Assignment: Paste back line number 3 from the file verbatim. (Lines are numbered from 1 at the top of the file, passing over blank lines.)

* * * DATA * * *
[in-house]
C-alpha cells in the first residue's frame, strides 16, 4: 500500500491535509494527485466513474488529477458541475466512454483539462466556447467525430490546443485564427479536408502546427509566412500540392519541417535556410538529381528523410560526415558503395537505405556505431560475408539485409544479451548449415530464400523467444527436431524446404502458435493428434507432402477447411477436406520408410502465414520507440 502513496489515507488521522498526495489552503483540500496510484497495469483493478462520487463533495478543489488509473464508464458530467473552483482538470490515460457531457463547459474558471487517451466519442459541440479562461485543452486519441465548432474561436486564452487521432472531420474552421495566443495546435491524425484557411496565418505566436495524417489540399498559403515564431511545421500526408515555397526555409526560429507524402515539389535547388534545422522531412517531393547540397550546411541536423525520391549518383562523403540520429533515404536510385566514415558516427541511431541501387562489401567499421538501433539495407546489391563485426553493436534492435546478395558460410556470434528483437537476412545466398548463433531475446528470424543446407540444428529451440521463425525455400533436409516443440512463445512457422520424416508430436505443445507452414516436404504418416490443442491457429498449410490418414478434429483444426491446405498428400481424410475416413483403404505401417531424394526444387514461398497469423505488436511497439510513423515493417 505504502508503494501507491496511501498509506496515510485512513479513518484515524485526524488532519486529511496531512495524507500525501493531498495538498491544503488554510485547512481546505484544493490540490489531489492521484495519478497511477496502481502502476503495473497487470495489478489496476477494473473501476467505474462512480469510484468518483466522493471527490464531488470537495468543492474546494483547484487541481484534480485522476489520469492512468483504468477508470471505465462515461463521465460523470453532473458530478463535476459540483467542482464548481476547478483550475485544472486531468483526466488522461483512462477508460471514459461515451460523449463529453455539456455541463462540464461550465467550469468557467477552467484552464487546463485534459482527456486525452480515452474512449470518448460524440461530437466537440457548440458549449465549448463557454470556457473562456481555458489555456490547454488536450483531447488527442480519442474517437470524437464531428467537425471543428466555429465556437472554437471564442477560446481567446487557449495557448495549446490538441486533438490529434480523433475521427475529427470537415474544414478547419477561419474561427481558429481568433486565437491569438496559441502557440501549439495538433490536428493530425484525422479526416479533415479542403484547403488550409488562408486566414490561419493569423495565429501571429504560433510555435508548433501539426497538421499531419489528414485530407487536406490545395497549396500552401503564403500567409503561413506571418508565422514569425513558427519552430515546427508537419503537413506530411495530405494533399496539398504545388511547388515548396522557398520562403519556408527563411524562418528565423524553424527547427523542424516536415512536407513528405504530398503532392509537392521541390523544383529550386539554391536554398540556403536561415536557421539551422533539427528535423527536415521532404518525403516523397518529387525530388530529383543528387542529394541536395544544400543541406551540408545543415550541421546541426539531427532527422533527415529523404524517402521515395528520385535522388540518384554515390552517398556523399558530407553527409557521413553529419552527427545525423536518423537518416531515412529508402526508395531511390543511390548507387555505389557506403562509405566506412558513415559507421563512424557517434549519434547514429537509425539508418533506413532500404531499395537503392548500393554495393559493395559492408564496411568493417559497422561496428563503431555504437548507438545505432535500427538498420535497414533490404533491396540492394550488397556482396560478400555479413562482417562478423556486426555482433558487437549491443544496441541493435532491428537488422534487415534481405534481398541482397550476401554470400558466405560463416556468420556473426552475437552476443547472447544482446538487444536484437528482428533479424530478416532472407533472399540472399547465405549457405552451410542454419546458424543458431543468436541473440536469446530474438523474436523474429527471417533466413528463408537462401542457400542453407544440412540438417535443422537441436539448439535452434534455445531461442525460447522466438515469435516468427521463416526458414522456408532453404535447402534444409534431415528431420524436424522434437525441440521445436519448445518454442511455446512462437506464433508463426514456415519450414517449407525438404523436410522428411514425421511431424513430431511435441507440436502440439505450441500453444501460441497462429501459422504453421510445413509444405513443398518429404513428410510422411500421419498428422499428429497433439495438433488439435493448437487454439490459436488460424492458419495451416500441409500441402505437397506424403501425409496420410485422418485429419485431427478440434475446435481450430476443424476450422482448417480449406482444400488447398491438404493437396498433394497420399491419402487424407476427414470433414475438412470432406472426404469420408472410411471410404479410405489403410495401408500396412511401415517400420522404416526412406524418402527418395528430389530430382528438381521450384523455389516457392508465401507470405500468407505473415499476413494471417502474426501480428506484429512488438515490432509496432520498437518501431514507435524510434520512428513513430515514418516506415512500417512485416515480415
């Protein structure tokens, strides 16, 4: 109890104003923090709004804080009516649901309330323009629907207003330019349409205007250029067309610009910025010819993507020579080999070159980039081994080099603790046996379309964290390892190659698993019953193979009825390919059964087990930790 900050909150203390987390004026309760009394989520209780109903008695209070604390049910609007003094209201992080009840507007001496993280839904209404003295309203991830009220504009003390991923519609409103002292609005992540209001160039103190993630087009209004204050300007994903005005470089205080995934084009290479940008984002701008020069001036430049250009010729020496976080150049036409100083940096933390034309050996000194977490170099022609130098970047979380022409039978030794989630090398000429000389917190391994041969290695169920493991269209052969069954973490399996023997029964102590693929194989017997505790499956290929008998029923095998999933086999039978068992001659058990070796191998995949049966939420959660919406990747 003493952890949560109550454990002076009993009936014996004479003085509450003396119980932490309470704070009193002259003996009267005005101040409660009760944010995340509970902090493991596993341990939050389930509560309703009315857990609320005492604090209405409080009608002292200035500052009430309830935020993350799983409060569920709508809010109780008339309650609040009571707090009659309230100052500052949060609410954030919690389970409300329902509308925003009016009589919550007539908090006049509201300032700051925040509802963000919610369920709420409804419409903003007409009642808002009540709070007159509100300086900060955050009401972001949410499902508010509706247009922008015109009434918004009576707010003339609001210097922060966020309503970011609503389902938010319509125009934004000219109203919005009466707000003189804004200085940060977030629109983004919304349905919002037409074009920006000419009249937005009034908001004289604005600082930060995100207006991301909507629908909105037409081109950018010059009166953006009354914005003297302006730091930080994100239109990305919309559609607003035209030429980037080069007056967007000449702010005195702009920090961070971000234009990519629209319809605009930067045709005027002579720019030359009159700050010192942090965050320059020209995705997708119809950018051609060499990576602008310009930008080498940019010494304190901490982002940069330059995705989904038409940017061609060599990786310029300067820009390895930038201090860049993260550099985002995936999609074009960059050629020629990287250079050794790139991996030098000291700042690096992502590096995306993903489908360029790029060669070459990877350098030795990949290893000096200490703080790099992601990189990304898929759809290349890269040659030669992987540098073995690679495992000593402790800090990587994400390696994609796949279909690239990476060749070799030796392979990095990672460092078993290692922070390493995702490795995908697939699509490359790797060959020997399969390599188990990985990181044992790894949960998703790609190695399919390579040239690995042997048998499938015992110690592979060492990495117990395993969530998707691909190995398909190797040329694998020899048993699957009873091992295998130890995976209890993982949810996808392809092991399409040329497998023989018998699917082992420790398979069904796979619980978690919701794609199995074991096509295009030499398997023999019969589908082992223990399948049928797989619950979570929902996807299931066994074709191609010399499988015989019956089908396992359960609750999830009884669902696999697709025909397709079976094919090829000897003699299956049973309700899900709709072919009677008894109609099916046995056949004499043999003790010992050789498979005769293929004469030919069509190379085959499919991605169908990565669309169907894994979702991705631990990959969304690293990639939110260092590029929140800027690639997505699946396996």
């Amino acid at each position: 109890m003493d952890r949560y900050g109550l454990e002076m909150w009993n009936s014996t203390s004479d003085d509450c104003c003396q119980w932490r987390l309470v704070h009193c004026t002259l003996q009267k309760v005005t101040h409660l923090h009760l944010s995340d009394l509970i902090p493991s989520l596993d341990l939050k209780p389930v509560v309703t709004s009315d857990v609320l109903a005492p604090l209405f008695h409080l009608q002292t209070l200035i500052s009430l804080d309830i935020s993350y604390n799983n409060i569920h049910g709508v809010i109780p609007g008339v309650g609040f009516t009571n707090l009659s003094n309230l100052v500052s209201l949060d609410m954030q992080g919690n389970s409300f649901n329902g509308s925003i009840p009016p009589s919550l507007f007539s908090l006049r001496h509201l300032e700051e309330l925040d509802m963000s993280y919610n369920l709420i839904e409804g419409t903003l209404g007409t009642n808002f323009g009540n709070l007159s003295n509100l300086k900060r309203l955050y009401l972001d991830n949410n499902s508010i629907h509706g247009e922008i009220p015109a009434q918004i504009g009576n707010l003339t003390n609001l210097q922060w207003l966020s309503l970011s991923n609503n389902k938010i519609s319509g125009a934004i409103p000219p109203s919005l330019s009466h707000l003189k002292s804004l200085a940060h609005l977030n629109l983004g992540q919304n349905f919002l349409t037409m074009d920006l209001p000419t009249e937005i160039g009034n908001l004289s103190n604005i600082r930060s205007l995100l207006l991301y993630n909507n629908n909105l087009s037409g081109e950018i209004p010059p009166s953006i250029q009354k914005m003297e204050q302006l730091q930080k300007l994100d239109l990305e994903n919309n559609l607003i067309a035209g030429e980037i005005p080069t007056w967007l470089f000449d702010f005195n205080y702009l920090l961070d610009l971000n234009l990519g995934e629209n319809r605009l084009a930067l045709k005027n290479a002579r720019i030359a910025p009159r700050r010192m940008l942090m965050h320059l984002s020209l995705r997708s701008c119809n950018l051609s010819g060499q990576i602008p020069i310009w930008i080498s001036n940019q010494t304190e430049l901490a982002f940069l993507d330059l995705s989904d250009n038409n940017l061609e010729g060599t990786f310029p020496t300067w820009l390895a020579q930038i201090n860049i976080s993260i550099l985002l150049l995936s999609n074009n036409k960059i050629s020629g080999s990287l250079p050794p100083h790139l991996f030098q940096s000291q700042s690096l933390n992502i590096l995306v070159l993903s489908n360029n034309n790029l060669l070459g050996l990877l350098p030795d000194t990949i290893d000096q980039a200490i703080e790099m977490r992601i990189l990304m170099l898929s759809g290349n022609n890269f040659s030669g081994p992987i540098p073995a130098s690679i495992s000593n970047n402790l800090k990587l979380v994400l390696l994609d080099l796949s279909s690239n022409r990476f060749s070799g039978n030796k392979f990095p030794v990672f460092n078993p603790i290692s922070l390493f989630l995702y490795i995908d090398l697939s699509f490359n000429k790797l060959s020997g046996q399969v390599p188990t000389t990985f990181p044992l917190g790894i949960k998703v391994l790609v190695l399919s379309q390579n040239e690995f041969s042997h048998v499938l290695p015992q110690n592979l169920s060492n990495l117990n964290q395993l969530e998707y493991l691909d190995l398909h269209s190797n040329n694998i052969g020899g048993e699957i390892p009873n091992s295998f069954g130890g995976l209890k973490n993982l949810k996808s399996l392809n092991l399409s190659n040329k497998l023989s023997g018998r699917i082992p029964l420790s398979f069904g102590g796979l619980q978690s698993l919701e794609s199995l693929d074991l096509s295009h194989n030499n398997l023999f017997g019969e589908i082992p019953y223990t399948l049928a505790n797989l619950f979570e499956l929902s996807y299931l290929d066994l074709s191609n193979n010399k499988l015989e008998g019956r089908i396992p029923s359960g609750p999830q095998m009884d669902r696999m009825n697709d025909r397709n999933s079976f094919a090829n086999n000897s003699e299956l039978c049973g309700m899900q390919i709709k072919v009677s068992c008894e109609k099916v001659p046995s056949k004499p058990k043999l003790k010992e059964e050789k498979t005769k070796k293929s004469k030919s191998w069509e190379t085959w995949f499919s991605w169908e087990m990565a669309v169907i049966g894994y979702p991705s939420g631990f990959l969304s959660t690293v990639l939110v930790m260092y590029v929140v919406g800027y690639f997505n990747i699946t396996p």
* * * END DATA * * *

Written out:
């Protein structure tokens, strides 16, 4: 109890104003923090709004804080009516649901309330323009629907207003330019349409205007250029067309610009910025010819993507020579080999070159980039081994080099603790046996379309964290390892190659698993019953193979009825390919059964087990930790 900050909150203390987390004026309760009394989520209780109903008695209070604390049910609007003094209201992080009840507007001496993280839904209404003295309203991830009220504009003390991923519609409103002292609005992540209001160039103190993630087009209004204050300007994903005005470089205080995934084009290479940008984002701008020069001036430049250009010729020496976080150049036409100083940096933390034309050996000194977490170099022609130098970047979380022409039978030794989630090398000429000389917190391994041969290695169920493991269209052969069954973490399996023997029964102590693929194989017997505790499956290929008998029923095998999933086999039978068992001659058990070796191998995949049966939420959660919406990747 003493952890949560109550454990002076009993009936014996004479003085509450003396119980932490309470704070009193002259003996009267005005101040409660009760944010995340509970902090493991596993341990939050389930509560309703009315857990609320005492604090209405409080009608002292200035500052009430309830935020993350799983409060569920709508809010109780008339309650609040009571707090009659309230100052500052949060609410954030919690389970409300329902509308925003009016009589919550007539908090006049509201300032700051925040509802963000919610369920709420409804419409903003007409009642808002009540709070007159509100300086900060955050009401972001949410499902508010509706247009922008015109009434918004009576707010003339609001210097922060966020309503970011609503389902938010319509125009934004000219109203919005009466707000003189804004200085940060977030629109983004919304349905919002037409074009920006000419009249937005009034908001004289604005600082930060995100207006991301909507629908909105037409081109950018010059009166953006009354914005003297302006730091930080994100239109990305919309559609607003035209030429980037080069007056967007000449702010005195702009920090961070971000234009990519629209319809605009930067045709005027002579720019030359009159700050010192942090965050320059020209995705997708119809950018051609060499990576602008310009930008080498940019010494304190901490982002940069330059995705989904038409940017061609060599990786310029300067820009390895930038201090860049993260550099985002995936999609074009960059050629020629990287250079050794790139991996030098000291700042690096992502590096995306993903489908360029790029060669070459990877350098030795990949290893000096200490703080790099992601990189990304898929759809290349890269040659030669992987540098073995690679495992000593402790800090990587994400390696994609796949279909690239990476060749070799030796392979990095990672460092078993290692922070390493995702490795995908697939699509490359790797060959020997399969390599188990990985990181044992790894949960998703790609190695399919390579040239690995042997048998499938015992110690592979060492990495117990395993969530998707691909190995398909190797040329694998020899048993699957009873091992295998130890995976209890993982949810996808392809092991399409040329497998023989018998699917082992420790398979069904796979619980978690919701794609199995074991096509295009030499398997023999019969589908082992223990399948049928797989619950979570929902996807299931066994074709191609010399499988015989019956089908396992359960609750999830009884669902696999697709025909397709079976094919090829000897003699299956049973309700899900709709072919009677008894109609099916046995056949004499043999003790010992050789498979005769293929004469030919069509190379085959499919991605169908990565669309169907894994979702991705631990990959969304690293990639939110260092590029929140800027690639997505699946396996």